Japan has an elaborate gift culture. Therefore it should come as no surprise that the Japanese are masters of gift wrapping. Their attention to detail, combined with their ancient tradition of beautiful paper makes for some of the most gorgeous gift wrapping I have ever seen.
An example of Japanese gift wrapping, as seen from the front and the back
You might notice that the Japanese wrapping paper is held in place with a single piece of tape. This style of wrapping is different from the common Western way of gift wrapping, in which at least three pieces of tape are necessary: one for the bottom and one for each side.
western gift wrapping – image from beyondcovers.com/how-to-wrap-a-present
The trick to only using one piece of tape is in the way you fold the paper. Not only do you need less tape, the Japanese way of folding the wrapping paper is also very beautiful. The only downside is that you need to use more paper than with Western gift wrapping.
I have often stood watching in fascination as a Japanese store clerk was wrapping a gift. For several months I worked up the courage to ask one of them if I could film their gift wrapping technique. Finally I managed to secure the following footage. Unfortunately the man in the video is not the most skilled gift wrapper that I have ever seen, nor the most speedy one. He even uses a few extra pieces of tape! But it might still prove useful in case you want to have a go at Japanese gift wrapping yourself.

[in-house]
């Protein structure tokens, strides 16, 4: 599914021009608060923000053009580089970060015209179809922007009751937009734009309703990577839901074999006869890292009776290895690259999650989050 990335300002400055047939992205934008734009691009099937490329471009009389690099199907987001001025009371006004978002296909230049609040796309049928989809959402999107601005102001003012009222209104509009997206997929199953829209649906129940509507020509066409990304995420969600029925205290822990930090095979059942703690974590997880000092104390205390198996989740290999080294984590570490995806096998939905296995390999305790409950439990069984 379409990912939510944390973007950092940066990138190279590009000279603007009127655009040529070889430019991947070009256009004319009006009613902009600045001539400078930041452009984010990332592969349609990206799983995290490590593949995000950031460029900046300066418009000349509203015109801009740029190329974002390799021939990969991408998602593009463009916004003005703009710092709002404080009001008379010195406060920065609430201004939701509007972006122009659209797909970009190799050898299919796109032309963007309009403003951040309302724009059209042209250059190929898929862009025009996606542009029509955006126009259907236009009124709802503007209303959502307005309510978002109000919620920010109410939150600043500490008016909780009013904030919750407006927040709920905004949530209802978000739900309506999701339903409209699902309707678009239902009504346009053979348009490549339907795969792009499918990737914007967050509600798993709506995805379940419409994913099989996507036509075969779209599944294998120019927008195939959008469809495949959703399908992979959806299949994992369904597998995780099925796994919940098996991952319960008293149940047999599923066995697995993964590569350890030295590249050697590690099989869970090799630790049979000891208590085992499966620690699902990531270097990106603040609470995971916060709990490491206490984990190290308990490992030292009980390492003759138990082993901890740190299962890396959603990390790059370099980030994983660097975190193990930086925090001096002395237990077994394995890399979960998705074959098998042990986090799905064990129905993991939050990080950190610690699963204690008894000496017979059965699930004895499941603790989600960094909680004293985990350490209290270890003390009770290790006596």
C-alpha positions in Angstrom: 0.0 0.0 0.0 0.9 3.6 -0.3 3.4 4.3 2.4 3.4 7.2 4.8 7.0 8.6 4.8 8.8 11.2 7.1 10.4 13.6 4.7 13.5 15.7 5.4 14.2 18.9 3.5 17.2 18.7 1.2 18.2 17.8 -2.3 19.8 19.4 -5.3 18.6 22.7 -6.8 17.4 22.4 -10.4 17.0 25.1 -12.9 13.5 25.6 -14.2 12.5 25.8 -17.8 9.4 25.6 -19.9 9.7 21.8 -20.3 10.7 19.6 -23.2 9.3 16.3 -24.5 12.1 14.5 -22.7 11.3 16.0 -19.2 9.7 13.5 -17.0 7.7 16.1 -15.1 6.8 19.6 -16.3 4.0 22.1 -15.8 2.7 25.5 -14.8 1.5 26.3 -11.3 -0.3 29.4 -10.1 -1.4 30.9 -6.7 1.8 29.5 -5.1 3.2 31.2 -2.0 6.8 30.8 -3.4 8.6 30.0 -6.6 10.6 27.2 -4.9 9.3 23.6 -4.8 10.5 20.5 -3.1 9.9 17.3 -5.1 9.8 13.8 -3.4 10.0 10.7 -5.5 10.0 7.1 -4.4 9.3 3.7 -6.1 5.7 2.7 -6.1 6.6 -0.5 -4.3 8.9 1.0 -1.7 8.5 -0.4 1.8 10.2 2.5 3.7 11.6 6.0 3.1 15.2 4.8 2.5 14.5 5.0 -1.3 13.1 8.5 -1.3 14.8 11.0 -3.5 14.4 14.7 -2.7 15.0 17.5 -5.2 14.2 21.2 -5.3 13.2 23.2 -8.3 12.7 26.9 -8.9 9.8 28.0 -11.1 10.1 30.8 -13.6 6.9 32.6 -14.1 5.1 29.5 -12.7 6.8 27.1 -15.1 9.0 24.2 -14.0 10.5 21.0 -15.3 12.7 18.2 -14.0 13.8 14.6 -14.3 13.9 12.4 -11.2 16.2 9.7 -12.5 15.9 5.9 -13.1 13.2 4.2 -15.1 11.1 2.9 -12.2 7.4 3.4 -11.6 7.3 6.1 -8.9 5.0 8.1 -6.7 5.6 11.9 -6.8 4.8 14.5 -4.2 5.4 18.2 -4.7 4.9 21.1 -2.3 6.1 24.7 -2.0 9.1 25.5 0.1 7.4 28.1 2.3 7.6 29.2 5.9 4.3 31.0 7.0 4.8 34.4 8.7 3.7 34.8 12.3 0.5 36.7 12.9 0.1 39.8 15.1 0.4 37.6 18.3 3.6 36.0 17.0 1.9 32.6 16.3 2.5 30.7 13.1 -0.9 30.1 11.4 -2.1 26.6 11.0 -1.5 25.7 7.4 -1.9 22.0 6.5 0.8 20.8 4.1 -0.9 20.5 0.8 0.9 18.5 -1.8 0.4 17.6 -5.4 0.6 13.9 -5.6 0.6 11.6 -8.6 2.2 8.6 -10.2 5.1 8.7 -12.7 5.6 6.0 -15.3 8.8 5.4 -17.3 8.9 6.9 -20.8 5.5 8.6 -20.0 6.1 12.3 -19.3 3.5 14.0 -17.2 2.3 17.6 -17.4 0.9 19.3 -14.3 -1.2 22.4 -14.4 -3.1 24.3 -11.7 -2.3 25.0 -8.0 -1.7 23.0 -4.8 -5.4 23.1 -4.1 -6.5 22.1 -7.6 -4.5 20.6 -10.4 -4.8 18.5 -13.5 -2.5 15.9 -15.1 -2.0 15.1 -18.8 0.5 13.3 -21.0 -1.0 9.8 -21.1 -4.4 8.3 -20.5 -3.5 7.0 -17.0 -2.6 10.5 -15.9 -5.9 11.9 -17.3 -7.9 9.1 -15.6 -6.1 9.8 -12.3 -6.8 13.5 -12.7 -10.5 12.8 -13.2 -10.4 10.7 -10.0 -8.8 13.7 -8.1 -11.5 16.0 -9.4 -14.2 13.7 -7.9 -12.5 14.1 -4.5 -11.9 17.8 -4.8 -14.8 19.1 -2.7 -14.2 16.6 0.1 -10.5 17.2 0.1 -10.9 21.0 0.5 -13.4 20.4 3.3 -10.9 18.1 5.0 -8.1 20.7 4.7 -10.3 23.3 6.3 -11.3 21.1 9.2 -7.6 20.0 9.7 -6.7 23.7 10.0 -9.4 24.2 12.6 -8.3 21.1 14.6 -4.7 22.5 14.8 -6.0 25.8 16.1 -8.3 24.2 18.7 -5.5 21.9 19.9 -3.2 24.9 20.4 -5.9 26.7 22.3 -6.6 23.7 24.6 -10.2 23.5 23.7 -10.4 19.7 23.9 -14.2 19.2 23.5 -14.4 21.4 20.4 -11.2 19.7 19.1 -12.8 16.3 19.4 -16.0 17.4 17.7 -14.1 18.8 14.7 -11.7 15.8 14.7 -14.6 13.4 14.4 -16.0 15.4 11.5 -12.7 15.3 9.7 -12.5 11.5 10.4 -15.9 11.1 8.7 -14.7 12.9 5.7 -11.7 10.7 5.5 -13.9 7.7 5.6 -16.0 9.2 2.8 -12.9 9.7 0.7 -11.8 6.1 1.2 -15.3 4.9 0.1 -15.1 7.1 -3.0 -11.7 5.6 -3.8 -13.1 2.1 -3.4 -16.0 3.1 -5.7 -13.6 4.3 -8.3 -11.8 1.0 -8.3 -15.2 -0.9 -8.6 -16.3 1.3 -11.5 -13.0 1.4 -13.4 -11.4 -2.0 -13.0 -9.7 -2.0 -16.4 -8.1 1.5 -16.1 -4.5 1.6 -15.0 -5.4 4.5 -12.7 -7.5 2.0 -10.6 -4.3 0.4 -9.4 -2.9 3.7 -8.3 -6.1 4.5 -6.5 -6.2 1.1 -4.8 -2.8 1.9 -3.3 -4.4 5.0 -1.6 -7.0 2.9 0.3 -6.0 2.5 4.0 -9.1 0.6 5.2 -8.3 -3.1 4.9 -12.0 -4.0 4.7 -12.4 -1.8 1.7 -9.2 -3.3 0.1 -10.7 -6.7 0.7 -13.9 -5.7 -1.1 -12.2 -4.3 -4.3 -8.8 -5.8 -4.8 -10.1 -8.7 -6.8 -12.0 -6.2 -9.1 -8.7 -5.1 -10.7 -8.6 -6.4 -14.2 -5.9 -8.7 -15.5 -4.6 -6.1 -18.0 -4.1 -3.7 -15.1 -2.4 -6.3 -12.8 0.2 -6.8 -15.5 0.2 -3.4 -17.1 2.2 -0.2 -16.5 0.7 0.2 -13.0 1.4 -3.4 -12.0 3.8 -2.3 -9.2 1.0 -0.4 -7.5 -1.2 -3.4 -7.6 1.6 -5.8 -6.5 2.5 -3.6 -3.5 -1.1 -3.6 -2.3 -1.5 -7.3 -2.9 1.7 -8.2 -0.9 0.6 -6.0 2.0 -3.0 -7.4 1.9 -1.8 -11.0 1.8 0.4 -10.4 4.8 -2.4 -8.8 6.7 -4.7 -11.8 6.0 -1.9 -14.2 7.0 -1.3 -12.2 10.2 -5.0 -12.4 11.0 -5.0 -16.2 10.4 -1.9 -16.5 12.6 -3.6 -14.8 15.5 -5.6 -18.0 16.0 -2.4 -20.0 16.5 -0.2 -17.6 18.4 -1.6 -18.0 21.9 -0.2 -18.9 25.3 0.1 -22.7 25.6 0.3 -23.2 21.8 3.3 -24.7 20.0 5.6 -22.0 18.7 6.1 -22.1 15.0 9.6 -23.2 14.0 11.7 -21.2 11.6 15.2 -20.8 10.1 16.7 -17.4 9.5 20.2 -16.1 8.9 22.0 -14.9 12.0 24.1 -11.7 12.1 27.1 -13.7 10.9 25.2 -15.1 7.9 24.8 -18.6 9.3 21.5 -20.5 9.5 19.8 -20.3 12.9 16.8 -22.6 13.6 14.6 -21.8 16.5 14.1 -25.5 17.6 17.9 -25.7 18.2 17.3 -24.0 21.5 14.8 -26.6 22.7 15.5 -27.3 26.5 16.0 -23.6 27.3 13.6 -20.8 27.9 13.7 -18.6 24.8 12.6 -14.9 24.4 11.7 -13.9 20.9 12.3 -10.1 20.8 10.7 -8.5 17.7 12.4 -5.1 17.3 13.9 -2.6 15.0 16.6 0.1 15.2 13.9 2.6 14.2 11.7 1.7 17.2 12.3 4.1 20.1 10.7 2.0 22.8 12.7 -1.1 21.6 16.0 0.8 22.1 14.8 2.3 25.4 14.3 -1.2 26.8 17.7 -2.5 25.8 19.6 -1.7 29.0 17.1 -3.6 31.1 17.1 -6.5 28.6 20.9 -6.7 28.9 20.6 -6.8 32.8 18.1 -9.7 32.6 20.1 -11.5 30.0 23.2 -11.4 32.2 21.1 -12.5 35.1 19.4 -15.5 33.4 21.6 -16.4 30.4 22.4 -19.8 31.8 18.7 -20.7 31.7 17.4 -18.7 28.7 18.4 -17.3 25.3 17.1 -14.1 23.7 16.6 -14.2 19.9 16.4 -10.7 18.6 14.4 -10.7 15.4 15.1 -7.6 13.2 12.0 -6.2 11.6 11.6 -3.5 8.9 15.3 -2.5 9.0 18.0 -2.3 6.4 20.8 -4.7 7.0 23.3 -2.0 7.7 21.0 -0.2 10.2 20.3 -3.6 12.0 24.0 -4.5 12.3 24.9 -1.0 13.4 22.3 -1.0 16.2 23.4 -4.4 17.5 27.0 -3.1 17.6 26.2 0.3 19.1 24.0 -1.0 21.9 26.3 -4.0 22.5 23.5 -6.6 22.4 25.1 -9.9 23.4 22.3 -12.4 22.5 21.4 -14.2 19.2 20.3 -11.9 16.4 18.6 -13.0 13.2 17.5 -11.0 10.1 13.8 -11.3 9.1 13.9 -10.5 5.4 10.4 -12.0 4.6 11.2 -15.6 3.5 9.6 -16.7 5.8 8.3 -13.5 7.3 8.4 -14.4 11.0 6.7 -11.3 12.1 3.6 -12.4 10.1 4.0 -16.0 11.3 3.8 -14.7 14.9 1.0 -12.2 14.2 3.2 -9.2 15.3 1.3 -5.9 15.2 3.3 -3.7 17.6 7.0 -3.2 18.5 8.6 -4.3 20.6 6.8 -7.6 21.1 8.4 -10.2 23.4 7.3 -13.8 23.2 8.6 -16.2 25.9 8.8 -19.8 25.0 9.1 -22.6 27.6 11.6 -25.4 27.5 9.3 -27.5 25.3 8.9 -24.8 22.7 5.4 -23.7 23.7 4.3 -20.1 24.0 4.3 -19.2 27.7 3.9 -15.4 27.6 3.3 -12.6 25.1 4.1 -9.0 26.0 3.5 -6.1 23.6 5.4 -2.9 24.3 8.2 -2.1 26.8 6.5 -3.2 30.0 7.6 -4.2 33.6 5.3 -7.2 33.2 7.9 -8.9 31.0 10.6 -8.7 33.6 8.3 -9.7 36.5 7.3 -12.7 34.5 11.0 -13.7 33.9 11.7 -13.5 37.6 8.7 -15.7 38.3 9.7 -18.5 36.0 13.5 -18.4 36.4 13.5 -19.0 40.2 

In case you’re really serious about trying it yourself, this diagram might also be useful
At the end of the video, the store clerk asks ‘yoroshii desu ka (is this ok?)’ before putting the bow on the package. That is because in many department stores, the customer gets to choose which paper and which kind of bow or decoration is used. The store clerk in the video is confirming that we want, in fact, the blue bow.
In Matsuzakaya, where this video was taken, they have convenient sample cards with all the available options. The customer can choose any combination of these bows and papers. The fact that a choice is offered and the cute little sample card are so Japanese! It’s things like these that I really miss from Japan.
Japanese gift wrapping options card from Matsuzakaya